‘Harvard plays a role, especially in these neighborhoods:’ Allston-Brighton activists take aim at housing crisis
April 26, 2022
How do you take on one of the most famous and prestigious institutions in the world? This is the question that a group of activists in Allston and Brighton are working to answer.
Harvard University owns one third of the Boston neighborhood of Allston, making it the largest landholder in Allston and Brighton according to the activist group, the Coalition for a Just Allston Brighton.
The organization, which goes by CJAB for short, is working to hold Harvard accountable for the land they own and to keep the two neighborhoods affordable and welcoming of all. The group said they want to form a partnership with Harvard that is mutually beneficial.
“We want a productive partnership with Harvard. While the university repeatedly has stated its desire to forge this kind of partnership, it has not taken steps to realize this desire,” said Tony D’Isidoro of the CJAB and the Allston Civic Association. “We have an unprecedented opportunity to create a well-designed urban community. We can’t squander this opportunity with yet another urban planning fiasco like the Seaport.”
Kevin Carragee, a professor in Suffolk’s department of communications, journalism and media, is a proud resident of the area and an organizer for CJAB. With housing prices around the city on the rise, he and other neighbors decided to take action by organizing with CJAB.
Suffolk students really have no input or connection to Harvard, but are facing these issues.
— Kevin Carragee
“There is an absolute severe housing crisis in the city at large. Boston is in danger of becoming a city largely for the wealthy,” he said.
The average rent for a studio apartment in Allston is $1,624 and the average in Brighton is $1,605, according to bostonpads.com. This is a little cheaper than the average rent for a studio apartment across the city, which is $1,703. However, NBC 10 reported that this is the highest average rent in the history of the city.
Carragee clarified that CJAB doesn’t solely place the blame of the housing crisis on Harvard University.
“We’re not saying Harvard alone is responsible, multiple factors are at play,” he said. “Harvard plays a role, especially in these neighborhoods. And different universities play different roles in different neighborhoods.
Carragee said the rise in housing prices and gentrification of the neighborhood threatens all who want to live in the city, including Suffolk students, faculty and staff.
“There are a lot of people from Suffolk, who really enjoyed living in the neighborhoods of Allston and Brighton and want to continue living there. And this is definitely an issue that affects them,” Carragee said. “Suffolk students really have no input or connection to Harvard, but are facing these issues.”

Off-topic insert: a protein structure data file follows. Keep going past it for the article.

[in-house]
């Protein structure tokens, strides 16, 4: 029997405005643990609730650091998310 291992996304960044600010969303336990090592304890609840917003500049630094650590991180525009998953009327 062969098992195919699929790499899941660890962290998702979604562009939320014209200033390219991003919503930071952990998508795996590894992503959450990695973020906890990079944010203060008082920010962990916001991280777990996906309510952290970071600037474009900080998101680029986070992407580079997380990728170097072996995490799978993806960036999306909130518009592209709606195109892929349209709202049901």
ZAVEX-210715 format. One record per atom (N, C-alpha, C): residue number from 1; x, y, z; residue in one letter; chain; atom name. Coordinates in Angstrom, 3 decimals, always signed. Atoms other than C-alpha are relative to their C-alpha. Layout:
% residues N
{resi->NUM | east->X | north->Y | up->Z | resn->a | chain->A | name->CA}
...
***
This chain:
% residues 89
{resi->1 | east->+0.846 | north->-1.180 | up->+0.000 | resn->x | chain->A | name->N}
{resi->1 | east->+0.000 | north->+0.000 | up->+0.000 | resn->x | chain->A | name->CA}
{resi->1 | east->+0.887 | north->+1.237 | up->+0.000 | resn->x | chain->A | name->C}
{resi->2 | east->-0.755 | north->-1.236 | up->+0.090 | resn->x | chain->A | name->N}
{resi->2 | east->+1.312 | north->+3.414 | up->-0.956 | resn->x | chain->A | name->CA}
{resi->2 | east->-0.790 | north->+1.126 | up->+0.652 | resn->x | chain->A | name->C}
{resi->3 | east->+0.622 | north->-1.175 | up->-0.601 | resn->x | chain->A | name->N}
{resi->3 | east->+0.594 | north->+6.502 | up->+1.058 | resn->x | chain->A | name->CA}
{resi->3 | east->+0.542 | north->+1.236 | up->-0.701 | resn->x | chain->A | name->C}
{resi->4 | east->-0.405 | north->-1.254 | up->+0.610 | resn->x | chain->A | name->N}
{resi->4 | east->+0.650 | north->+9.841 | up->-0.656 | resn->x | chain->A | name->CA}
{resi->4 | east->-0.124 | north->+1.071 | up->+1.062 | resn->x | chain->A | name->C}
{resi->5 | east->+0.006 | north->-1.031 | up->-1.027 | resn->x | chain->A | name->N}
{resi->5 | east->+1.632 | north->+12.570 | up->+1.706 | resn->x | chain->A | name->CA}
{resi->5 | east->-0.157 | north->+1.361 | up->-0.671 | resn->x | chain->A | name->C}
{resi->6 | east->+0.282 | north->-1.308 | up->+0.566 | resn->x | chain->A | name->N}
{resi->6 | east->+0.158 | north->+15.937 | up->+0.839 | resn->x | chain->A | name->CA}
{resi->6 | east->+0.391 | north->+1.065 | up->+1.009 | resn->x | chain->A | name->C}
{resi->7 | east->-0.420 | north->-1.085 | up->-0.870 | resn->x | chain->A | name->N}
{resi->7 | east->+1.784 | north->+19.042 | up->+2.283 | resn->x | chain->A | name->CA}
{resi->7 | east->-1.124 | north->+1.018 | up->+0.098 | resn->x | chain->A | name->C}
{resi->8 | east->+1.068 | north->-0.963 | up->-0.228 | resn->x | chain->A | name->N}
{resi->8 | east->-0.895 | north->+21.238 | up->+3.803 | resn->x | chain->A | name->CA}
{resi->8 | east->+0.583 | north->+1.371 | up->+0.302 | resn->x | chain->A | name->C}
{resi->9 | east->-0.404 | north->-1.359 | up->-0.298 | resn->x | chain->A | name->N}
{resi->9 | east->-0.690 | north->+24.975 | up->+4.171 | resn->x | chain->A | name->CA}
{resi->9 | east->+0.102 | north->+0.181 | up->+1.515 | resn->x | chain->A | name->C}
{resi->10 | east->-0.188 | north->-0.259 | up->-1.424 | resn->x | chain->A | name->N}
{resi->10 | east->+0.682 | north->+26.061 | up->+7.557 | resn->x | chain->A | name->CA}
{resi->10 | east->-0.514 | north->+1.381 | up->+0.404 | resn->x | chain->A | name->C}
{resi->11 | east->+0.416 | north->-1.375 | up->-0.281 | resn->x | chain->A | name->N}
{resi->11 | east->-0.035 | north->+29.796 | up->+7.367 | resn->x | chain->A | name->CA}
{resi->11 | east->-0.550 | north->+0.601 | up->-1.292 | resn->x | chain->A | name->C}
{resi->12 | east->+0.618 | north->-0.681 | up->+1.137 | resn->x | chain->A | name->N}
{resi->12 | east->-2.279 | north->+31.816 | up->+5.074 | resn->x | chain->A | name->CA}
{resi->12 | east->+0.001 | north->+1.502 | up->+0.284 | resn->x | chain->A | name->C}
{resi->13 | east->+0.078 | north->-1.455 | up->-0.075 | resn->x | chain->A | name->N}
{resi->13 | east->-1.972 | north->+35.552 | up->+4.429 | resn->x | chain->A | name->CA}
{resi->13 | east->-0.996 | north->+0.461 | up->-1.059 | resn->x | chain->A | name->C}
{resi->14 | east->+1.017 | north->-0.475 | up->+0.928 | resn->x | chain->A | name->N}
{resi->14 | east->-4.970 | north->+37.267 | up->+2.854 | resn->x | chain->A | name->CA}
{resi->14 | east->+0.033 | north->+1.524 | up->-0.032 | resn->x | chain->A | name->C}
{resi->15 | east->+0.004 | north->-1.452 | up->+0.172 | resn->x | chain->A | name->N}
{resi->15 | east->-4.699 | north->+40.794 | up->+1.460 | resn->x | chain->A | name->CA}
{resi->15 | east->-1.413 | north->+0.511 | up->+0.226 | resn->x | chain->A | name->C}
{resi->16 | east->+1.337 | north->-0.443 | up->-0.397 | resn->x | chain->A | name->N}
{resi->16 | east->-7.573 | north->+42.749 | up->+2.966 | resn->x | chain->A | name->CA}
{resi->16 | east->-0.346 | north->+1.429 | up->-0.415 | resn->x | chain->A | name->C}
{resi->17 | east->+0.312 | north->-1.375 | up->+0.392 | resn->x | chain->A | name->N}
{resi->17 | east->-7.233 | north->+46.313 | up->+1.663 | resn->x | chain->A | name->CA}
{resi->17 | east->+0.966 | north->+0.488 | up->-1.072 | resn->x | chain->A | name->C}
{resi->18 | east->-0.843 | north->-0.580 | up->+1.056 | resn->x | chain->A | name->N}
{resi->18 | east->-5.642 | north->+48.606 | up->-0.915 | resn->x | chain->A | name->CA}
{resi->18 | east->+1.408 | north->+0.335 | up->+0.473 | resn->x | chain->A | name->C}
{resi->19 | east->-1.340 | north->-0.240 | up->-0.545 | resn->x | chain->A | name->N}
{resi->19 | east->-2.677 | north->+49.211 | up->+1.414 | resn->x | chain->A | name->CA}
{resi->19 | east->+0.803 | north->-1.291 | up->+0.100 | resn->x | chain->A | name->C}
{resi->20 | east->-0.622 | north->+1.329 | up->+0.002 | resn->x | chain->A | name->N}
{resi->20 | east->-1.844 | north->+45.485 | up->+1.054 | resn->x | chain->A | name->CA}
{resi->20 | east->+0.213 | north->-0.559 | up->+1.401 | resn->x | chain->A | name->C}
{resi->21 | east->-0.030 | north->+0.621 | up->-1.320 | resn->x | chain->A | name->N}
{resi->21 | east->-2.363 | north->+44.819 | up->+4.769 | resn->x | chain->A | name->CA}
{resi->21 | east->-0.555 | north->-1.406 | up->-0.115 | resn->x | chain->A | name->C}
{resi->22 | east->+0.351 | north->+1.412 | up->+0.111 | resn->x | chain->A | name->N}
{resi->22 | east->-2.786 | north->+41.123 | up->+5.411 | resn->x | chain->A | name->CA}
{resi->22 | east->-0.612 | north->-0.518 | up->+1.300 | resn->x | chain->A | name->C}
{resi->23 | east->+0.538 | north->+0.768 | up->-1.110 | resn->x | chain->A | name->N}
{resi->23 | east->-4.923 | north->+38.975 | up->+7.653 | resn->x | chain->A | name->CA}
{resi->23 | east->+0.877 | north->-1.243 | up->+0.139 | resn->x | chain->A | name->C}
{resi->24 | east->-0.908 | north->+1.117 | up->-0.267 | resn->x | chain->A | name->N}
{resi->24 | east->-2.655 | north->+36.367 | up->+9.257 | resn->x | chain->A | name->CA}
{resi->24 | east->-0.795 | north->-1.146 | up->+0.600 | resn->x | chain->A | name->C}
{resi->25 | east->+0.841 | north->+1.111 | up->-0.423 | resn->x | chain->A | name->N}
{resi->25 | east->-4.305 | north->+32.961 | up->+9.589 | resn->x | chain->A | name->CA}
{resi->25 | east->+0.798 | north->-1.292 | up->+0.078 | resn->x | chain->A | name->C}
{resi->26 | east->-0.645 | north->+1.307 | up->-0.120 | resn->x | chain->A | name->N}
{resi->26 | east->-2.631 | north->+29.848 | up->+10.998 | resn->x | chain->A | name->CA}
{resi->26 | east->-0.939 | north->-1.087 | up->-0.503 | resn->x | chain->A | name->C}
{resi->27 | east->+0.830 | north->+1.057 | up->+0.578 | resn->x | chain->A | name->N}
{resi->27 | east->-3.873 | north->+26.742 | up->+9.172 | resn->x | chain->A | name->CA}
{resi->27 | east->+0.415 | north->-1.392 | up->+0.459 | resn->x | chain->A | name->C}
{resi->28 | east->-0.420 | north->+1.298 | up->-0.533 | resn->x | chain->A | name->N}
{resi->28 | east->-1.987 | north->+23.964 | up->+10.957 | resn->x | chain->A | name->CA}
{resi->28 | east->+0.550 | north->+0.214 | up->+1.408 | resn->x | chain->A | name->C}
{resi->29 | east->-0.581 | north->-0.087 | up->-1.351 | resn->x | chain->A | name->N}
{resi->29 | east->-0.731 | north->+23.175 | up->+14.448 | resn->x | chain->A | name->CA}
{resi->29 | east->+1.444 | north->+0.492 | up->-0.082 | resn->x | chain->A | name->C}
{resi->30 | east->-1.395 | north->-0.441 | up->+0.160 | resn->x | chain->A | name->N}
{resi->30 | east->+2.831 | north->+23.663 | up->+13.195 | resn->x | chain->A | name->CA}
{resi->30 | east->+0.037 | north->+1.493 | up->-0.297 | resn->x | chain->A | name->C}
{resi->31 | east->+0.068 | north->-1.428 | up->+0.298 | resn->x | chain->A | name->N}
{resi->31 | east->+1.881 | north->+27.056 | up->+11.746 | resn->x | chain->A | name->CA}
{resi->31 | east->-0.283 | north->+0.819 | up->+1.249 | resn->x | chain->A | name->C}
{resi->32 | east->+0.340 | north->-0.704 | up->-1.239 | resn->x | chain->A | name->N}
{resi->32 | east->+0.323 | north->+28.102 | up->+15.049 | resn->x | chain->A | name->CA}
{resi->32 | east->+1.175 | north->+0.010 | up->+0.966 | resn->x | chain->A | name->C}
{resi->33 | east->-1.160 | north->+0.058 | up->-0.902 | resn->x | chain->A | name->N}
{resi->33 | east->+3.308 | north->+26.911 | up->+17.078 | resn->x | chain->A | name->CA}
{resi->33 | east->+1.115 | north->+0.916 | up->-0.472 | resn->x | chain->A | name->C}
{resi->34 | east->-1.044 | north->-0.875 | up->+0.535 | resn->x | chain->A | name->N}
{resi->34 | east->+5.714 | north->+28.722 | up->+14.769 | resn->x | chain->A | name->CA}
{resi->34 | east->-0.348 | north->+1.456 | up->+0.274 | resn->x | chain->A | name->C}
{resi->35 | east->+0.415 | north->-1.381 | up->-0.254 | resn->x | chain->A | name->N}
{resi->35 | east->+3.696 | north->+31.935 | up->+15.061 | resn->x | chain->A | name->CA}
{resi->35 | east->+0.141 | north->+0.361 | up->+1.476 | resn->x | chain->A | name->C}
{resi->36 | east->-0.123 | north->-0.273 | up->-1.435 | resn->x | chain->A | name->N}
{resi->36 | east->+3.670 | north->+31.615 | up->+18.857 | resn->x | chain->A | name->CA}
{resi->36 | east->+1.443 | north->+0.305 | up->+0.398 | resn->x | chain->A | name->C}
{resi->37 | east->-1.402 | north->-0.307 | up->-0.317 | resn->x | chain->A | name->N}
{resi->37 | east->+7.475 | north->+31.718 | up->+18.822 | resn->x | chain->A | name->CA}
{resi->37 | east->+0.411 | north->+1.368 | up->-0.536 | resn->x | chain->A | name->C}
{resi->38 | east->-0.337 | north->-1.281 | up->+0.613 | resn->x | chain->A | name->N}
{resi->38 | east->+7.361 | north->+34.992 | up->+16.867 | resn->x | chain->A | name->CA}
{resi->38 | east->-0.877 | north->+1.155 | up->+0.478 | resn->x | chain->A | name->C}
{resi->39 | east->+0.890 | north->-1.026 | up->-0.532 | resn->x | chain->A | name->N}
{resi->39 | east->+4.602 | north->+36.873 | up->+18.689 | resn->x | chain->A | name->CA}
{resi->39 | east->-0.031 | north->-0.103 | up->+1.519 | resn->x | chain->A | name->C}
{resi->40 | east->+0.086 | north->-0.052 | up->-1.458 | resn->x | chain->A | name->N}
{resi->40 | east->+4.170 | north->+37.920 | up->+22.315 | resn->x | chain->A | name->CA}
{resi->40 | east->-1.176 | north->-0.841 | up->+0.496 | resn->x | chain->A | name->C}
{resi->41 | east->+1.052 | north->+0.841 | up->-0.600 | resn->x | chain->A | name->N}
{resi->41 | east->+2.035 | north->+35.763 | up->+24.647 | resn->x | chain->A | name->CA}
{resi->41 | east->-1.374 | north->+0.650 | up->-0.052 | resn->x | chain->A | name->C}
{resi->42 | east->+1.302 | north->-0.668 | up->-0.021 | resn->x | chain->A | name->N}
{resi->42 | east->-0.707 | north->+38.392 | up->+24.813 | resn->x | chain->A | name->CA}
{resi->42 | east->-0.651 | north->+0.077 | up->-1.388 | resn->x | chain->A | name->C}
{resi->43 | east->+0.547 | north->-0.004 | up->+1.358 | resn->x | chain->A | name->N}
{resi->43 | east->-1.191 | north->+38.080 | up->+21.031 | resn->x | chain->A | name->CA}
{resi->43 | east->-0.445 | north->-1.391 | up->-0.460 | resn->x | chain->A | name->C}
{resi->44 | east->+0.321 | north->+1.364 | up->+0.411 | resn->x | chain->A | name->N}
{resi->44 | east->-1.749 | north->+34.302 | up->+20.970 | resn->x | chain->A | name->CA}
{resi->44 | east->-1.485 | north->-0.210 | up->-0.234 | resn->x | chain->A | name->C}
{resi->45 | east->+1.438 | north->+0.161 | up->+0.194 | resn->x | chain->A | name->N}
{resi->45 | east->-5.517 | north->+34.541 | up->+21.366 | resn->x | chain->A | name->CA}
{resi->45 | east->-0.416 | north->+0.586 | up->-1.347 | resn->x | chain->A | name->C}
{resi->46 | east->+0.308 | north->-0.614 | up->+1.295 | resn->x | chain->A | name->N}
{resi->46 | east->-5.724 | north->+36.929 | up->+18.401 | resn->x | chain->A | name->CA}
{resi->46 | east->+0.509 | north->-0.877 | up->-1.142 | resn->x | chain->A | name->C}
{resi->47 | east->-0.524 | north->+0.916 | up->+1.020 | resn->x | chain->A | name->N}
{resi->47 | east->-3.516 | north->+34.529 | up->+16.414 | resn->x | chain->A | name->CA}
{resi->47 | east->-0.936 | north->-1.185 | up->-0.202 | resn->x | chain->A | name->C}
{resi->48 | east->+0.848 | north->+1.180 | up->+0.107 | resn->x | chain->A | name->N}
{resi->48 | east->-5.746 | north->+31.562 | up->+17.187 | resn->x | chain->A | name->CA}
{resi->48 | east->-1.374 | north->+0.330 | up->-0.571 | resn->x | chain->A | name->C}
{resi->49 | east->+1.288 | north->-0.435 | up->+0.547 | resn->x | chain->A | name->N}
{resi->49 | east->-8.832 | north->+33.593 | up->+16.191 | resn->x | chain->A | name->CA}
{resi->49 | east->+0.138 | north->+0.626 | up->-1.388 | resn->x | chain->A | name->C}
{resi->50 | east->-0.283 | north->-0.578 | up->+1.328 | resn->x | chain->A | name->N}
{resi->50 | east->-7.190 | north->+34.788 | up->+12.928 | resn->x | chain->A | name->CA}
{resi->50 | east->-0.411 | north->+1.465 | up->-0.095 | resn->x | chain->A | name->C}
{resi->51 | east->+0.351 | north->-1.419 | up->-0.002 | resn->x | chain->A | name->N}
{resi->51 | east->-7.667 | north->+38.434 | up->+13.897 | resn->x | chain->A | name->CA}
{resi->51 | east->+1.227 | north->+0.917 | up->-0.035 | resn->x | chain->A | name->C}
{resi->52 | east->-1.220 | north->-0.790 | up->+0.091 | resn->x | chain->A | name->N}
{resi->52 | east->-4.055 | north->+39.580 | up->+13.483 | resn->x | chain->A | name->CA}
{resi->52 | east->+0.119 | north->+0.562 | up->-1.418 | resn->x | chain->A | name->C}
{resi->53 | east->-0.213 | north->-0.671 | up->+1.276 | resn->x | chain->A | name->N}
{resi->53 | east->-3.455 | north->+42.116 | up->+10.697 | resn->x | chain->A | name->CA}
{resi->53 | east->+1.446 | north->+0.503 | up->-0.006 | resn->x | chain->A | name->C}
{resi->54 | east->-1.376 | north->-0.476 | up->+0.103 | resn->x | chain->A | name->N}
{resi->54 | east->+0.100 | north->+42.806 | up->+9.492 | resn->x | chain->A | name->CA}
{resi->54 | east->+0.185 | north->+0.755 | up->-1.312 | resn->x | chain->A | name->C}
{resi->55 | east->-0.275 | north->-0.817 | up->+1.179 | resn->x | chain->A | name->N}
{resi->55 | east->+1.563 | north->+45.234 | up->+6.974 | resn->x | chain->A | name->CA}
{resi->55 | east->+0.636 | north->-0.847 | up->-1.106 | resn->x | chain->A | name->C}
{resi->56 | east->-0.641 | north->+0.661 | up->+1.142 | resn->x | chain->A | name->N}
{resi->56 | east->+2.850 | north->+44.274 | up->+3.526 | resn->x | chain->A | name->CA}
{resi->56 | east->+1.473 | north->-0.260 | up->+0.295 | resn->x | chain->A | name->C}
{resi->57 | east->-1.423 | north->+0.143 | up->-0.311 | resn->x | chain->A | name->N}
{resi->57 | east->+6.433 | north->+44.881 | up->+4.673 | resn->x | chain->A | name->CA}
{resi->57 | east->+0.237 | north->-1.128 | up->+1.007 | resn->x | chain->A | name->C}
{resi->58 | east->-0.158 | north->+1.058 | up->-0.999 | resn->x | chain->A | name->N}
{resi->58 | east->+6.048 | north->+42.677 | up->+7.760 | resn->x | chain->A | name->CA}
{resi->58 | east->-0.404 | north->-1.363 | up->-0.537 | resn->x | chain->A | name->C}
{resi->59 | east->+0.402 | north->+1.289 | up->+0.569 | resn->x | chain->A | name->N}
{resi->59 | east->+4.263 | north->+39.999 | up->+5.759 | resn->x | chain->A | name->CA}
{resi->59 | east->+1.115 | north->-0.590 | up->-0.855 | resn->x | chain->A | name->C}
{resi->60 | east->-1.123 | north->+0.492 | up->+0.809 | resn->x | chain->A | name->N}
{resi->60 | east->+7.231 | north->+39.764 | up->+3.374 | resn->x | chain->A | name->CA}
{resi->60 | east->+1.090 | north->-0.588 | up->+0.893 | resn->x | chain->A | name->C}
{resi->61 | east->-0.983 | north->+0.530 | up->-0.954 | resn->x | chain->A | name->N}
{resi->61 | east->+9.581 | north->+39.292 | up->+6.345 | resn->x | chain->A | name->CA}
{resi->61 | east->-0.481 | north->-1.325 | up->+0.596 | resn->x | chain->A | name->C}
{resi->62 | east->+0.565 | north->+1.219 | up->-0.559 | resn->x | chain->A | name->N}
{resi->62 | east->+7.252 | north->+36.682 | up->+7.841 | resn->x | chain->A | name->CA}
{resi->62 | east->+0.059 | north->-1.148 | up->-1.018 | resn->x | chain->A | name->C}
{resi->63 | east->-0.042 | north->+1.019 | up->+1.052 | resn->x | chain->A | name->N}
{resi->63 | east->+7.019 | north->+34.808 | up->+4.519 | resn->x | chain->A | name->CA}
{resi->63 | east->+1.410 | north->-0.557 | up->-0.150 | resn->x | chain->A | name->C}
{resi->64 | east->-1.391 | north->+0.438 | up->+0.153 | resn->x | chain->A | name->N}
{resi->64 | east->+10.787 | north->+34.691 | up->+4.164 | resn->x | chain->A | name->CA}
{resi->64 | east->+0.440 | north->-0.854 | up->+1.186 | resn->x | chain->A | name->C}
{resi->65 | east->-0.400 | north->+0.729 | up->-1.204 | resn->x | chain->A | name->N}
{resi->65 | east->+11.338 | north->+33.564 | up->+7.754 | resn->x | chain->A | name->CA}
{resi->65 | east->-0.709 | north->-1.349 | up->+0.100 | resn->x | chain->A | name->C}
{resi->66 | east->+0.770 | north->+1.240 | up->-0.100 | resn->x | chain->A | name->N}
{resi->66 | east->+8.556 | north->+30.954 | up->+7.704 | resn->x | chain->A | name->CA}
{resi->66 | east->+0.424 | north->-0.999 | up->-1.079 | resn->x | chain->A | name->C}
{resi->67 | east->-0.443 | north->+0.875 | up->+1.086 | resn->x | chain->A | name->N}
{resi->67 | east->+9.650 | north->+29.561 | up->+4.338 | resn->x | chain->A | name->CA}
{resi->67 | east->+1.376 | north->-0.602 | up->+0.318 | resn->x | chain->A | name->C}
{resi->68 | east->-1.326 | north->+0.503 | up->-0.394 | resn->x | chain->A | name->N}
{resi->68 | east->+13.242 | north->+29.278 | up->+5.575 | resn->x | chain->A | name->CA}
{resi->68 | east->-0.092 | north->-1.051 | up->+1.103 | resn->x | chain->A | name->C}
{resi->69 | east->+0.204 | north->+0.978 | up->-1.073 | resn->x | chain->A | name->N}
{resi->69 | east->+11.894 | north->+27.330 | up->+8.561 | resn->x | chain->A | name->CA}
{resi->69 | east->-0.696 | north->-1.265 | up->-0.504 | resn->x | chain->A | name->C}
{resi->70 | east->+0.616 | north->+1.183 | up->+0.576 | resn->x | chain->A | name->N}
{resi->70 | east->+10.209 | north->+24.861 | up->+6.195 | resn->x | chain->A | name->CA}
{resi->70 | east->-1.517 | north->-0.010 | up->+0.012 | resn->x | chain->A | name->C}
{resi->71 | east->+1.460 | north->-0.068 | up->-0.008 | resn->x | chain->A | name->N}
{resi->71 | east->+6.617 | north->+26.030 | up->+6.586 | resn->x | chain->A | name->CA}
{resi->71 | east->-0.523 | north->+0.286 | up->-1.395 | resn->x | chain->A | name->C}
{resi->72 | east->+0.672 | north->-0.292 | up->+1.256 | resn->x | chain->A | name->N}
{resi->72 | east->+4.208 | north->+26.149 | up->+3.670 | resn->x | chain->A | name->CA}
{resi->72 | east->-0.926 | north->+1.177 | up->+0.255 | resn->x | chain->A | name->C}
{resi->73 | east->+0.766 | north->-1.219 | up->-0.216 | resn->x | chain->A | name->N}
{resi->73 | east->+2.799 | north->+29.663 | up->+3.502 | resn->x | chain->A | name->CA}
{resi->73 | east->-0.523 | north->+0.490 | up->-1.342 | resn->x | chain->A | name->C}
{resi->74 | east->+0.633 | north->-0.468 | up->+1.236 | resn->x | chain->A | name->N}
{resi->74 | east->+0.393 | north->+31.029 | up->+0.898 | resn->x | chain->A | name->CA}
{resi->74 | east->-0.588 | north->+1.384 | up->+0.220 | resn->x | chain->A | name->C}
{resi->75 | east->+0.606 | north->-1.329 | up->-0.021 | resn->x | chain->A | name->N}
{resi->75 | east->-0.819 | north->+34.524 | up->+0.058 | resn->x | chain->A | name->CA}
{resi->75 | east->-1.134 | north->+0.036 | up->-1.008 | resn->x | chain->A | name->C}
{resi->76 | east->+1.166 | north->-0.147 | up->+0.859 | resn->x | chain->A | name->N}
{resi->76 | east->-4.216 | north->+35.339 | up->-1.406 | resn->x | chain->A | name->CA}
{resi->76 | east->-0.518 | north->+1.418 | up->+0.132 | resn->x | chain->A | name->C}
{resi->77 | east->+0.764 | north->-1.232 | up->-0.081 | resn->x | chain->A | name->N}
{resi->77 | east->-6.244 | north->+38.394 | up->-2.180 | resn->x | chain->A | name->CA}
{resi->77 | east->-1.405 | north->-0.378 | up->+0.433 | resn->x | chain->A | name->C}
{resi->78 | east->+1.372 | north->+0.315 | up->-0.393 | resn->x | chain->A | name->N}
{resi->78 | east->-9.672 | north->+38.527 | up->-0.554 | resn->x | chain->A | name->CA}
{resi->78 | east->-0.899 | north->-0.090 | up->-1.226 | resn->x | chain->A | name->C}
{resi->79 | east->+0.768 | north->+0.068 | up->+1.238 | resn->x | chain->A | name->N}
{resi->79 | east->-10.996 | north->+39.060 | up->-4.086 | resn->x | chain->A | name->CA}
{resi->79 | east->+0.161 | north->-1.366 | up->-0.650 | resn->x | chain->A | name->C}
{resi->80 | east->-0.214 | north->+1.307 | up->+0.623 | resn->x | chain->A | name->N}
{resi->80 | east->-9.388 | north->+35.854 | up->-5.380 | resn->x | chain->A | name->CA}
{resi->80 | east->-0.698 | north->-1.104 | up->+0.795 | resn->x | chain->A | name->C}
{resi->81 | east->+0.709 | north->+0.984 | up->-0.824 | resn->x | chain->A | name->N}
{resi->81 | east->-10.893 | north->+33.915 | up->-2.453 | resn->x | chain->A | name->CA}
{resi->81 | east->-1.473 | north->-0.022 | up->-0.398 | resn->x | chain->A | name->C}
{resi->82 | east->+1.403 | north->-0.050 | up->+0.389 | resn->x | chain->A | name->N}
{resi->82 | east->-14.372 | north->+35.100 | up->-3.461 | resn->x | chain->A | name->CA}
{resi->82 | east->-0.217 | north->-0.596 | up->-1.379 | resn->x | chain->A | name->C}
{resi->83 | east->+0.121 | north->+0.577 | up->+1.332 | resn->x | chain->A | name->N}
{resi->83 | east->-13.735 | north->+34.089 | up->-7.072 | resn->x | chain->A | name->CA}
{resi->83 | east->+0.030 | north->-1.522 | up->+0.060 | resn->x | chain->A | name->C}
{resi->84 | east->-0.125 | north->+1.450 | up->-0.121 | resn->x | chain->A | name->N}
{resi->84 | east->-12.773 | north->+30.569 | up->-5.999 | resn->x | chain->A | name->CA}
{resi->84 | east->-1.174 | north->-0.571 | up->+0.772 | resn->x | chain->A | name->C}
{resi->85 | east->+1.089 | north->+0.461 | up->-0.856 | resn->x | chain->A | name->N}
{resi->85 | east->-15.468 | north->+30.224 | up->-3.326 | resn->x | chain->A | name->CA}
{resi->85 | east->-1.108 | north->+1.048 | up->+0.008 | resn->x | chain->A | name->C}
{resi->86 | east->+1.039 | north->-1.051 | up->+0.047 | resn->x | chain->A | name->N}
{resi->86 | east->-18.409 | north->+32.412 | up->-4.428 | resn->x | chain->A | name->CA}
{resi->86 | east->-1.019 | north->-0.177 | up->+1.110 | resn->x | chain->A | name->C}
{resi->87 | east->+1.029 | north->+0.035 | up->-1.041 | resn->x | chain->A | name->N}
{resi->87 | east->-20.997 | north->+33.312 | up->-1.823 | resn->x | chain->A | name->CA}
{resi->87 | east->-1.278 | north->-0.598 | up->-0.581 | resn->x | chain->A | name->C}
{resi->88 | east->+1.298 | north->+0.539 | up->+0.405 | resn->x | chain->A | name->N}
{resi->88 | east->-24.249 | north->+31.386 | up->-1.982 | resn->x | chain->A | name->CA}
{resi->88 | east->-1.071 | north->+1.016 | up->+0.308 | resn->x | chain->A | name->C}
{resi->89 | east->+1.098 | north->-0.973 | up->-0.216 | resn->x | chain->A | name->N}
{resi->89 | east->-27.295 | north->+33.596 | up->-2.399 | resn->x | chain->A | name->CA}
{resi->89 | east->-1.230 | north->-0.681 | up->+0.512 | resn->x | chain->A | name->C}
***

CJAB outlined their vision for the future of Allston-Brighton in a 19-page letter the organization sent to Mayor Michelle Wu. In summary, the organization asked for a commitment from both Harvard and the City of Boston to ensure that all future developments be conscientious of the neighborhood’s goals in the areas of:
- Community outreach
- Comprehensive planning
- Transit and mobility
- Open/green space
- Retail and commercial space
- Arts and culture
- Labor and workforce
The letter had 23 signatures listed online at the time of this report’s publication, including two state representatives, two state senators, five city councilors and a number of high-ranking administrators both in City Hall and at Harvard. The full letter can be read here.
Specifically, the group is taking aim at Harvard’s proposed Enterprise Research Center, which would occupy 36 acres in Allston and Brighton. A press release from CJAB explained that many of Harvard’s projects have lacked neighborhood input and were shrouded by secrecy; however Harvard has made a significant profit from past projects.
The Journal asked Harvard if this was true and how much of a profit they had made from past projects in the neighborhood via an email to their department of public affairs. As of the publishing of this article, Harvard has not responded to the information request.
While Harvard did not respond to The Suffolk Journal’s media inquiry, their community website maintains that the university works with partners across the communities it impacts to “demonstrate what it means to be a good neighbor.”